The Dead Girls Club by Damien Angelica Walters, Out of Water by Sarah Read, and The Garden of Bewitchment by Catherine Cavendish are 3 of my most anticipated releases right now. 

Sam's Shelfie Future Reads

Where can people find you on social media? 




Thank you for joining us, Sam! Our tbr piles also thank you! If you would like to be featured on a future shelf edition please leave a note in the comments. We’d love to see your shelves!

Wednesday, November 6, 2019

What We're Reading #26

The Ladies of Horror Fiction have some recent reads to share with you today!

Monster She Wrote by Lisa Kroger & Melanie Anderson Book Cover

Monster, She Wrote by Lisa Kroger & Melanie R. Anderson

Meet the women writers who defied convention to craft some of literature’s strangest tales, from Frankenstein to The Haunting of Hill House and beyond.

Frankenstein was just the beginning: horror stories and other weird fiction wouldn’t exist without the women who created it. From Gothic ghost stories to psychological horror to science fiction, women have been primary architects of speculative literature of all sorts. And their own life stories are as intriguing as their fiction. Everyone knows about Mary Shelley, creator of Frankenstein, who was rumored to keep her late husband’s heart in her desk drawer. But have you heard of Margaret “Mad Madge” Cavendish, who wrote a science-fiction epic 150 years earlier (and liked to wear topless gowns to the theater)? If you know the astounding work of Shirley Jackson, whose novel The Haunting of Hill House was reinvented as a Netflix series, then try the psychological hauntings of Violet Paget, who was openly involved in long-term romantic relationships with women in the Victorian era. You’ll meet celebrated icons (Ann Radcliffe, V. C. Andrews), forgotten wordsmiths (Eli Colter, Ruby Jean Jensen), and today’s vanguard (Helen Oyeyemi). Curated reading lists point you to their most spine-chilling tales.

Part biography, part reader’s guide, the engaging write-ups and detailed reading lists will introduce you to more than a hundred authors and over two hundred of their mysterious and spooky novels, novellas, and stories.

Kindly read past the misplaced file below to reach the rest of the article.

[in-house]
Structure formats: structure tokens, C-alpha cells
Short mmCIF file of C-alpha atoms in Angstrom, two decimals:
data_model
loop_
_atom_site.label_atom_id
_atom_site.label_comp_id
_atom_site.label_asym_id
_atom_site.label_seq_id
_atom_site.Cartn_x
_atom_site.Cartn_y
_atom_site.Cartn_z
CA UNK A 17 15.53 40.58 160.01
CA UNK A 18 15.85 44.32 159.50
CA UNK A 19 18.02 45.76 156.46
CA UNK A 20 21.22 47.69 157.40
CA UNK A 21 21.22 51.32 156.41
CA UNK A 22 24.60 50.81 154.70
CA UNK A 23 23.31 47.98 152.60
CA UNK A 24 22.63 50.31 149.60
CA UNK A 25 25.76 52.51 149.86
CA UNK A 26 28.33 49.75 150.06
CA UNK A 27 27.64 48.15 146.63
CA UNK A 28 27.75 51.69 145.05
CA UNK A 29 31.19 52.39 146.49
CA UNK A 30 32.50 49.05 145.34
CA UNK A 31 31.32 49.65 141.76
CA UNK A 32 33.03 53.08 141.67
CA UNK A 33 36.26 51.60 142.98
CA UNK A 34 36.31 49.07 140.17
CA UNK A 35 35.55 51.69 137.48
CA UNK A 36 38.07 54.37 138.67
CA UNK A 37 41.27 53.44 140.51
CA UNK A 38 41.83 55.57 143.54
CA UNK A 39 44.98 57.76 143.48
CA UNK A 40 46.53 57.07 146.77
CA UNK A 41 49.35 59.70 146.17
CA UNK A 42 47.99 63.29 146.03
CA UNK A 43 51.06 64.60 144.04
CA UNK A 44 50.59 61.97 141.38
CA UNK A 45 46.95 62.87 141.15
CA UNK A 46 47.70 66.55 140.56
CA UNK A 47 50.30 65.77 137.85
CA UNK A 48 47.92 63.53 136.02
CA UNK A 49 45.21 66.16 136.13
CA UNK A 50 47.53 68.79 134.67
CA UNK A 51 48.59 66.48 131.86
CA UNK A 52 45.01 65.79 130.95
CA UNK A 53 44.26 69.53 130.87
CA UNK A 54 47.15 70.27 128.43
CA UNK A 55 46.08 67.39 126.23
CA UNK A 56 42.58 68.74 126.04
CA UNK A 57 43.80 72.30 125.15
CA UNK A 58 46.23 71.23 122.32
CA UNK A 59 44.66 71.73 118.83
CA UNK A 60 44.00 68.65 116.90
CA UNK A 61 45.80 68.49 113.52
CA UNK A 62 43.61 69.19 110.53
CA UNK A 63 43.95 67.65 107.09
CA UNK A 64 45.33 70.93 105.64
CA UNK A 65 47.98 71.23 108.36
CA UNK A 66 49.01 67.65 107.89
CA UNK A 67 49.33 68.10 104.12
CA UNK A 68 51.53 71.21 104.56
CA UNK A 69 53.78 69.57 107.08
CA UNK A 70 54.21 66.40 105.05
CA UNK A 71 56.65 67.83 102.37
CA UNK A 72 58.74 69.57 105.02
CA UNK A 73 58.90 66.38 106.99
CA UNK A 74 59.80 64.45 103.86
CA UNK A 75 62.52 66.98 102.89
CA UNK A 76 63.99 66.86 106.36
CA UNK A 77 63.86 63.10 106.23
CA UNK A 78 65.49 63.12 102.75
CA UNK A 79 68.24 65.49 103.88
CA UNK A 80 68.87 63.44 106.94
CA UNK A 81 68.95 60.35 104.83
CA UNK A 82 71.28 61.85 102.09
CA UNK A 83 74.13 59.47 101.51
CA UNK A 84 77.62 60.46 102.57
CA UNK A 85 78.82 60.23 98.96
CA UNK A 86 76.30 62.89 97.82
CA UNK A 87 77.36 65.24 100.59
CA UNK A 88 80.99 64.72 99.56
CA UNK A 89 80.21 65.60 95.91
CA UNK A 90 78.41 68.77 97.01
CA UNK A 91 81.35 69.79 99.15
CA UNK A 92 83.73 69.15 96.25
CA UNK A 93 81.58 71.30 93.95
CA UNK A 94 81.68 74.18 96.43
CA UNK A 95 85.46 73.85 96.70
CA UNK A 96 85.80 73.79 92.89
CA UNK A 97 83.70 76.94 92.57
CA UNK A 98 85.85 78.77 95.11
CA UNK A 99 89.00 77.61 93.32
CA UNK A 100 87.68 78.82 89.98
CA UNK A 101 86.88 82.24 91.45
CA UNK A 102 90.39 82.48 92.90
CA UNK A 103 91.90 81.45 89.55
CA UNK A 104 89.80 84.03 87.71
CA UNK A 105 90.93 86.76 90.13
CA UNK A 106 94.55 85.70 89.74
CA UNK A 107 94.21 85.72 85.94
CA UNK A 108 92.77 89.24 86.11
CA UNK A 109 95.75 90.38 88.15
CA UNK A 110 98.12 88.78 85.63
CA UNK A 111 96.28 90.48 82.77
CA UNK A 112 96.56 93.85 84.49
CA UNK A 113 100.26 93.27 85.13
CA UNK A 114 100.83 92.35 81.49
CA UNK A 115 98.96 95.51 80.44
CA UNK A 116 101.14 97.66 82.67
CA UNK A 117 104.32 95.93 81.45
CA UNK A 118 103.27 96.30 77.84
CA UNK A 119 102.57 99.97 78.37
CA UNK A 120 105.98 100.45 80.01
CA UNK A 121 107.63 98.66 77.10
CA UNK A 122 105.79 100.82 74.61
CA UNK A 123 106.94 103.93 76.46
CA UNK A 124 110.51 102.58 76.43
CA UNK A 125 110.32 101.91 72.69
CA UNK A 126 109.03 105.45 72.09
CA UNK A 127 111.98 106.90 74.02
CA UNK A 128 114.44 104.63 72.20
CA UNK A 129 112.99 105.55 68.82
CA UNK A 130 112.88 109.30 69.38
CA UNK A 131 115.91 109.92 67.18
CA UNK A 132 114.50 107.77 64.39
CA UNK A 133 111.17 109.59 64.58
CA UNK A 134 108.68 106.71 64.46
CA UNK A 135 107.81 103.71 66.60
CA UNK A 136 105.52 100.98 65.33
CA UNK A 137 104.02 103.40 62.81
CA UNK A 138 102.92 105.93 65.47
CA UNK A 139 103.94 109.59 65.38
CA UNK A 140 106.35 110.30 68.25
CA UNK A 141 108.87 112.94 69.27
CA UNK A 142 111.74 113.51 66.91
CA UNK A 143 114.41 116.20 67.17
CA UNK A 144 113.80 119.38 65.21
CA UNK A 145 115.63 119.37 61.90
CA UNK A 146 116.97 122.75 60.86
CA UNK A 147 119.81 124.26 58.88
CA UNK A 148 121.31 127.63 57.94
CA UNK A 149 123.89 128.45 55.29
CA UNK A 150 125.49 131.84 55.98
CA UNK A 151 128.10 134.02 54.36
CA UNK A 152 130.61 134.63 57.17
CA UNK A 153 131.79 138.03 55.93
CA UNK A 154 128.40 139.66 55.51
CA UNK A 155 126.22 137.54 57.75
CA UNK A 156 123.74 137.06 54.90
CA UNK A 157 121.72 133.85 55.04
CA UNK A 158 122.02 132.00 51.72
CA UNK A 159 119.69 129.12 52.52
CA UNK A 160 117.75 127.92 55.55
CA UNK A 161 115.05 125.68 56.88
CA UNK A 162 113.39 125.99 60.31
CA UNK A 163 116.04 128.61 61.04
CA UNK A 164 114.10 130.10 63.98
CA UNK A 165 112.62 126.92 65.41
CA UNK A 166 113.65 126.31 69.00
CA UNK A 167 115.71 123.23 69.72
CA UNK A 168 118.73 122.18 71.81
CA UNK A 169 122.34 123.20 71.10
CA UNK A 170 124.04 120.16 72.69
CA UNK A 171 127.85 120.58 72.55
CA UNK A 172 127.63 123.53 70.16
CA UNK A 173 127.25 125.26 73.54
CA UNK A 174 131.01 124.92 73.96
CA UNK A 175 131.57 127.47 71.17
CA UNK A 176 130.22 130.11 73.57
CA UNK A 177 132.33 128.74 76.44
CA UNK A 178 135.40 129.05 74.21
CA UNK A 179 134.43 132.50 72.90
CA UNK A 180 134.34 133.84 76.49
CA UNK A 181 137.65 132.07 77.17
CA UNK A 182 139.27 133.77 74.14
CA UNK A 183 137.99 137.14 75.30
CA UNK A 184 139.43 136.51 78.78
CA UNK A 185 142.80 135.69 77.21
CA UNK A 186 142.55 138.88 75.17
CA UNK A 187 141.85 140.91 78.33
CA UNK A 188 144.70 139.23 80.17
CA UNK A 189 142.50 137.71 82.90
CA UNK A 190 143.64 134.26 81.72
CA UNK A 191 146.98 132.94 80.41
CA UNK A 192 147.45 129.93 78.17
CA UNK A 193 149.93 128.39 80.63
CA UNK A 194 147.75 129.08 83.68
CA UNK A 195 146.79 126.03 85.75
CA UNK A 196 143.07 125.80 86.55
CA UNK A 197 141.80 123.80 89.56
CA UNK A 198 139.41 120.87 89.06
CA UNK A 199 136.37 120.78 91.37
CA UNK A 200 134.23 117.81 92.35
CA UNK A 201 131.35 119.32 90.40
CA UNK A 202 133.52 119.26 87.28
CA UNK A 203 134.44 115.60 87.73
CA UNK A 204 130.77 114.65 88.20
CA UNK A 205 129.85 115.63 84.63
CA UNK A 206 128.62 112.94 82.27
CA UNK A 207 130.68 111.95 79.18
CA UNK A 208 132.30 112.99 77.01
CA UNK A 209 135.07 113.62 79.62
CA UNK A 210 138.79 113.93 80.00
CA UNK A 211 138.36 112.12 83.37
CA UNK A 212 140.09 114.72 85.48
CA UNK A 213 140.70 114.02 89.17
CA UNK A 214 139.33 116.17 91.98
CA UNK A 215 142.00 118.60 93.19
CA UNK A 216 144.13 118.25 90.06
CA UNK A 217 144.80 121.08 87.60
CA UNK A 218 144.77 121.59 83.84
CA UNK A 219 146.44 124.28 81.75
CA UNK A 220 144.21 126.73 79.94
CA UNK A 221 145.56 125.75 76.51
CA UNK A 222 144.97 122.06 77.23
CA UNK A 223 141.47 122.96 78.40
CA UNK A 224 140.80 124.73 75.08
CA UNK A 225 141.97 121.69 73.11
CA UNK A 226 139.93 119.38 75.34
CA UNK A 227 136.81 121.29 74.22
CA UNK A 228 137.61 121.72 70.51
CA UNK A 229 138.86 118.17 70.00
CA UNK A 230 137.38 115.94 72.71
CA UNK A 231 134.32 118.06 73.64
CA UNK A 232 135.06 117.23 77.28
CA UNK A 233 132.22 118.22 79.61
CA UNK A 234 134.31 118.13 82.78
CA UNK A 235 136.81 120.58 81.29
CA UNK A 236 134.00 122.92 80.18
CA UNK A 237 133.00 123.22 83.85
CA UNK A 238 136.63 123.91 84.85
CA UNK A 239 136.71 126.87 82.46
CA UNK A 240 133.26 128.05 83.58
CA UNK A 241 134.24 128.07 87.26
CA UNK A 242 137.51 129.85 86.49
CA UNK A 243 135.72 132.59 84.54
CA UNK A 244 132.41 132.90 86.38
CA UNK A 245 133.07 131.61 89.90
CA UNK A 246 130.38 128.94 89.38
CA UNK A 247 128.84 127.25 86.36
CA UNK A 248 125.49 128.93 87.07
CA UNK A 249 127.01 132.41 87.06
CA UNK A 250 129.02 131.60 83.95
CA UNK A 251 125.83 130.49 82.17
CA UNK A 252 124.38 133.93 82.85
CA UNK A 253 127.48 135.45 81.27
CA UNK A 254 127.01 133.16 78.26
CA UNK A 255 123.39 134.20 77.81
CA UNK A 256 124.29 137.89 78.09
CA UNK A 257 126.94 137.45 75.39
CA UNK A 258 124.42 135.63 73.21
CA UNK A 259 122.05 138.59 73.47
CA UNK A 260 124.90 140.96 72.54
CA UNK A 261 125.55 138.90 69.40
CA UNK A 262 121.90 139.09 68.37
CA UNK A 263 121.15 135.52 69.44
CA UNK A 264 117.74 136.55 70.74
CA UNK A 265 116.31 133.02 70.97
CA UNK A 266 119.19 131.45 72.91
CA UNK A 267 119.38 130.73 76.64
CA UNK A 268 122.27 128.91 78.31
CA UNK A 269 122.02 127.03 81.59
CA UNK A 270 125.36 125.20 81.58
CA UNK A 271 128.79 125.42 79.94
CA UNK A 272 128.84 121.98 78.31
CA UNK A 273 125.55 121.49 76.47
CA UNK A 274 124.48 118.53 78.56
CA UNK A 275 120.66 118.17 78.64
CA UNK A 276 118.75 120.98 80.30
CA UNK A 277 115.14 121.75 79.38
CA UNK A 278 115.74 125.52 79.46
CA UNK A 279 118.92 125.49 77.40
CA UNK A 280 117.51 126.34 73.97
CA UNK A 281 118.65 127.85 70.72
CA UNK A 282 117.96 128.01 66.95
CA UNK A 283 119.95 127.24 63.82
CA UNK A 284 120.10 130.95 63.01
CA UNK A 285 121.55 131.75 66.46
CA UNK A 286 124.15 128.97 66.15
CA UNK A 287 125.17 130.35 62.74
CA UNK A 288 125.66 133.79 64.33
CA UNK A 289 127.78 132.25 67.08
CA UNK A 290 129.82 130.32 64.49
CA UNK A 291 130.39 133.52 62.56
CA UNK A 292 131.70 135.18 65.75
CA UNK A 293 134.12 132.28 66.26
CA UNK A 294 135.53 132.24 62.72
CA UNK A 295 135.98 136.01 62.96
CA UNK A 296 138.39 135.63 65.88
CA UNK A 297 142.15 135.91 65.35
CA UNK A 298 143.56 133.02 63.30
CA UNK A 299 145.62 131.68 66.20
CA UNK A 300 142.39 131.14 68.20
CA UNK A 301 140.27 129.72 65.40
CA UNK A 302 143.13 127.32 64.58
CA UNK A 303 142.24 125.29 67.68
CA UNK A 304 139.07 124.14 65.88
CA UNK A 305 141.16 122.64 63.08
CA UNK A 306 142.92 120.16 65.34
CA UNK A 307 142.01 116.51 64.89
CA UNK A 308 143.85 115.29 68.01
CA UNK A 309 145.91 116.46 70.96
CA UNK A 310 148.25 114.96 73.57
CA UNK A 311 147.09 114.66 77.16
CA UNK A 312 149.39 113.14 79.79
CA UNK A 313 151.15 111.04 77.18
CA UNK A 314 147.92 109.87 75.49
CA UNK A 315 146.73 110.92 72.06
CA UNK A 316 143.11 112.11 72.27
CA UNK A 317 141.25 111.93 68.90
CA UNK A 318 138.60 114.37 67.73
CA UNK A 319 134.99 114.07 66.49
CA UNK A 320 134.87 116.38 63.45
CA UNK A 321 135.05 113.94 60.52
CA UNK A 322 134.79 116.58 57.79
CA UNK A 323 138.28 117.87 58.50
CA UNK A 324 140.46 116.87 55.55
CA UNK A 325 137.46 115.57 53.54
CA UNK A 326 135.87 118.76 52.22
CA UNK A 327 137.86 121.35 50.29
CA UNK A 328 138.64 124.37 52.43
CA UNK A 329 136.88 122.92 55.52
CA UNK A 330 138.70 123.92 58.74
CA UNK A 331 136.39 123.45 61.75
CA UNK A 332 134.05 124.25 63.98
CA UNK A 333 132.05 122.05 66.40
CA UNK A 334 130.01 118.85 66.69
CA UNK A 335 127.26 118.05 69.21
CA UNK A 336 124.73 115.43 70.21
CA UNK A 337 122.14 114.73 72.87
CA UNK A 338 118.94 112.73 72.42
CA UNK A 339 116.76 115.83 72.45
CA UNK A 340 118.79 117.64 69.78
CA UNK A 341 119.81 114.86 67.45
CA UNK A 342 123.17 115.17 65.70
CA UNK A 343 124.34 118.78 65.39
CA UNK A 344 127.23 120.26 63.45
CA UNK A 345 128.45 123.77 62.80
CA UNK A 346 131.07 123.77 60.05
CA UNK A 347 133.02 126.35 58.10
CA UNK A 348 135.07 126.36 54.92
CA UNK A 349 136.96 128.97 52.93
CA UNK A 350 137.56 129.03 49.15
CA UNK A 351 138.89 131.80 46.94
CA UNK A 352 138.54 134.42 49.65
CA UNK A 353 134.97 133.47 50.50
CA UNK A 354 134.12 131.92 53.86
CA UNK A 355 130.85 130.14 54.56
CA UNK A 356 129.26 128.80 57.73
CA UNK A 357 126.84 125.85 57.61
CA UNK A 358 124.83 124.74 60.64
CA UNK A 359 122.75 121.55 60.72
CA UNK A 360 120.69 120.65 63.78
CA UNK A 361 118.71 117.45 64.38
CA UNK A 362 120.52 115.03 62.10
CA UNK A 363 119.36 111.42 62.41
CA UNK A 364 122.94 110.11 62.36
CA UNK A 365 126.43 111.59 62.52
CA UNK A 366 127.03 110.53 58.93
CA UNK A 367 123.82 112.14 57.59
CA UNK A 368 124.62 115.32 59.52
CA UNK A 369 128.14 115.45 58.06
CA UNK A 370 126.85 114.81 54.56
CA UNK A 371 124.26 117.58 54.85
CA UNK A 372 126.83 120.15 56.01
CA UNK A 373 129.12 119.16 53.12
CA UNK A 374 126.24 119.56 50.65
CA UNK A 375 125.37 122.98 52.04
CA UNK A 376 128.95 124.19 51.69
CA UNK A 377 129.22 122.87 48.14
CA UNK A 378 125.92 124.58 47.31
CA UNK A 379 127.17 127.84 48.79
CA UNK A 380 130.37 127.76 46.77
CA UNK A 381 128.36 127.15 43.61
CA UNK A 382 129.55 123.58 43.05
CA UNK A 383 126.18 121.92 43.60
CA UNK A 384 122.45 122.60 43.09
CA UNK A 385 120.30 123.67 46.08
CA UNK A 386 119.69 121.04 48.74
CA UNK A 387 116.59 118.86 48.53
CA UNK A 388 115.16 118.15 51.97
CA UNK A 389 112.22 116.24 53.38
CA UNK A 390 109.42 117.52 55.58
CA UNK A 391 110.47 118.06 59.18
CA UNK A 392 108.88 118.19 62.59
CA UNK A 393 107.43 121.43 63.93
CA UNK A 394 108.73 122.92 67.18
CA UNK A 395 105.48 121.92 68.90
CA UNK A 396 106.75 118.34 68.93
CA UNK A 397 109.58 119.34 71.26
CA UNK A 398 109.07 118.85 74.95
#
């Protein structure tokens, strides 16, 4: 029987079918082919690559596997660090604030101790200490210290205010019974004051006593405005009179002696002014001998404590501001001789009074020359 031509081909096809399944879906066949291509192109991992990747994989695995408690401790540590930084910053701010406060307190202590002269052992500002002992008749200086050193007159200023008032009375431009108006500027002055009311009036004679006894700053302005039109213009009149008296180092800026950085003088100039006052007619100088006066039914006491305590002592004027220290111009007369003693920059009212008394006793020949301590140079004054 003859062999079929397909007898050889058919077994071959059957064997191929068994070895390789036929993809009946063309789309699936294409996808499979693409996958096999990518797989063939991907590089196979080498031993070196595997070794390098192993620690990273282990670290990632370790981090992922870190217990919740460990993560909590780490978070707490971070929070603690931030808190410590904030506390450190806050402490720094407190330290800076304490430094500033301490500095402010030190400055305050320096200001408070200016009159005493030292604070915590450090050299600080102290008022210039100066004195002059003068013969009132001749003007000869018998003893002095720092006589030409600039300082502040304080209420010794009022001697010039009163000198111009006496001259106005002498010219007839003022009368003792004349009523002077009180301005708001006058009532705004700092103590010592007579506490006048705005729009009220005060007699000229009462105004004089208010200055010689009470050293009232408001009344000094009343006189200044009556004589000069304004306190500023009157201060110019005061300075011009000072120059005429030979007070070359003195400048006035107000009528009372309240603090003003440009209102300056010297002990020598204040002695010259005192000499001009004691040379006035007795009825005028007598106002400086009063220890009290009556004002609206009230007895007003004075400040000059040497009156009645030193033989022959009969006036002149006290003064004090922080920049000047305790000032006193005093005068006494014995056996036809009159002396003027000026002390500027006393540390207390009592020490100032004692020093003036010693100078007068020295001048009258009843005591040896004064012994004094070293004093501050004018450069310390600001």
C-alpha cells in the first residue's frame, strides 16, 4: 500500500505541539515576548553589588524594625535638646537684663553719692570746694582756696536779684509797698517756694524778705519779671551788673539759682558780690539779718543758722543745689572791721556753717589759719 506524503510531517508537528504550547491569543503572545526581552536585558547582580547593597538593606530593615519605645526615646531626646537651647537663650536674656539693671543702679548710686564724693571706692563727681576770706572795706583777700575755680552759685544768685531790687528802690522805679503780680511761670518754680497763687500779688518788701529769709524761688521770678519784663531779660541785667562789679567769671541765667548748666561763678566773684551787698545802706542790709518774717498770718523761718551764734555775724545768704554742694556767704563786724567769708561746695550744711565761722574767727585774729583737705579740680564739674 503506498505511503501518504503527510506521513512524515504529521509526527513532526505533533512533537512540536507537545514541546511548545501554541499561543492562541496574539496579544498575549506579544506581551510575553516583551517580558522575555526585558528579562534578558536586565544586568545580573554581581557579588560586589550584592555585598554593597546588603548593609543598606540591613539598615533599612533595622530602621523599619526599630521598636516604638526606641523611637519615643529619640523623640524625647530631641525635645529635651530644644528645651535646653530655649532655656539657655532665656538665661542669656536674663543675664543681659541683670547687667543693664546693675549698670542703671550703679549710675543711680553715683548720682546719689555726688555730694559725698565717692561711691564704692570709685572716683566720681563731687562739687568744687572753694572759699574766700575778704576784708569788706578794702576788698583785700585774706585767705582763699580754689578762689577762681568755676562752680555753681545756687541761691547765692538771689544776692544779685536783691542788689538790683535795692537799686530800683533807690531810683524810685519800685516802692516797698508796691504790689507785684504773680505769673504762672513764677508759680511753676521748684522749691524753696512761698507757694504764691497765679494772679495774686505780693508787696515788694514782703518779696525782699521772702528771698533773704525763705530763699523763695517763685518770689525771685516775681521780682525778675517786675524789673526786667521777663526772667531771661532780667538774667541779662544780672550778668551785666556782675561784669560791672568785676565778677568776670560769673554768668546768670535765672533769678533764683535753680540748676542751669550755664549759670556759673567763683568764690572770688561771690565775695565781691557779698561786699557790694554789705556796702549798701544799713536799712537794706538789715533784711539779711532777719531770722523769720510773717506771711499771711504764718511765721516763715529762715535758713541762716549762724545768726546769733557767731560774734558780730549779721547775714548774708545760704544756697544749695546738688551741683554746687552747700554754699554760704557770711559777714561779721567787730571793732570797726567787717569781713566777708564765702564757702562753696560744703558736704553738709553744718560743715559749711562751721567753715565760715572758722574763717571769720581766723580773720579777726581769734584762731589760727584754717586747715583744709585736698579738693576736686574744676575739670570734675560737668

Goodreads | Amazon | Amazon UK

Toni’s Teaser Review

I think that this is a really important book. Women have been a part of the horror genre since the beginning. Whether they were writing Gothic horror or are writing now. Women have been instrumental in shaping the horror genre. This is a very important work that lists the most influential women. If you support women in horror this is a book that you will want on your shelves.

Read Toni’s entire review at The Misadventures of a Reader.

The Last Seance by Agatha Christie book cover

The Last Seance by Agatha Christie

From the Queen of Suspense, an all-new collection of her spookiest and most sinister stories, including one never before published in the U.S.

“Reading a perfectly plotted Agatha Christie is like crunching into a perfect apple: that pure, crisp, absolute satisfaction.”—Tana French, New York Times Bestselling Author

For lovers of the supernatural and the macabre comes this collection of ghostly and chilling stories from legendary mystery writer Agatha Christie. Fantastic psychic visions, specters looming in the shadows, encounters with deities, a man who switches bodies with a cat—be sure to keep the light on whilst reading these tales.

The Last Séance gathers twenty stories, some featuring Christie’s beloved detectives Hercule Poirot and Miss Marple, in one haunting compendium that explores all things occult and paranormal, and is an essential omnibus for Christie fans.

Goodreads | Amazon | Amazon UK

Audra’s Teaser Review

Though I’ve read many of her novels, I am a newcomer to Christie’s short stories. She is a consummate storyteller, whether in the long or short form! I so thoroughly enjoyed the spooky atmosphere as well as the variety of different settings, characters, and stories offered here.

Read Audra’s entire review at Goodreads.

Cenote City by Monique Quintana Book Cover

Cenote City by Monique Quintana

Lune’s mother cannot stop crying after all the hospitals shut down. She cries and cries and finally she is exiled to the cenote, where her tears endlessly fill the giant sinkhole. She becomes a big tourist attraction. People come from miles to see Marcrina cry into the cenote–part prisoner, part carnival attraction, part saint, Marcrina’s story is one of heartbreak, love, and endurance. This is the story of Lune, of Marcrina, of Lune’s son Nico, and of a strange place called Cenote City, where the world of magic and the dead entwines with daily life in enchanting and unsettling ways. Monique Quintana’s words will pull you under, down to the depths, where tears flow, hearts break, and dreams are reborn every day.

Goodreads | Amazon | Amazon UK

Emily’s Teaser Review

Cenote City is Monique Quintana’s gorgeous debut novella. Her writing is vivid and poetic, and this book was a great introduction to Quintana’s style. I would say this book is speculative fiction / bizarro with some magical realism, horror, and fantasy vibes. It’s a really unique story.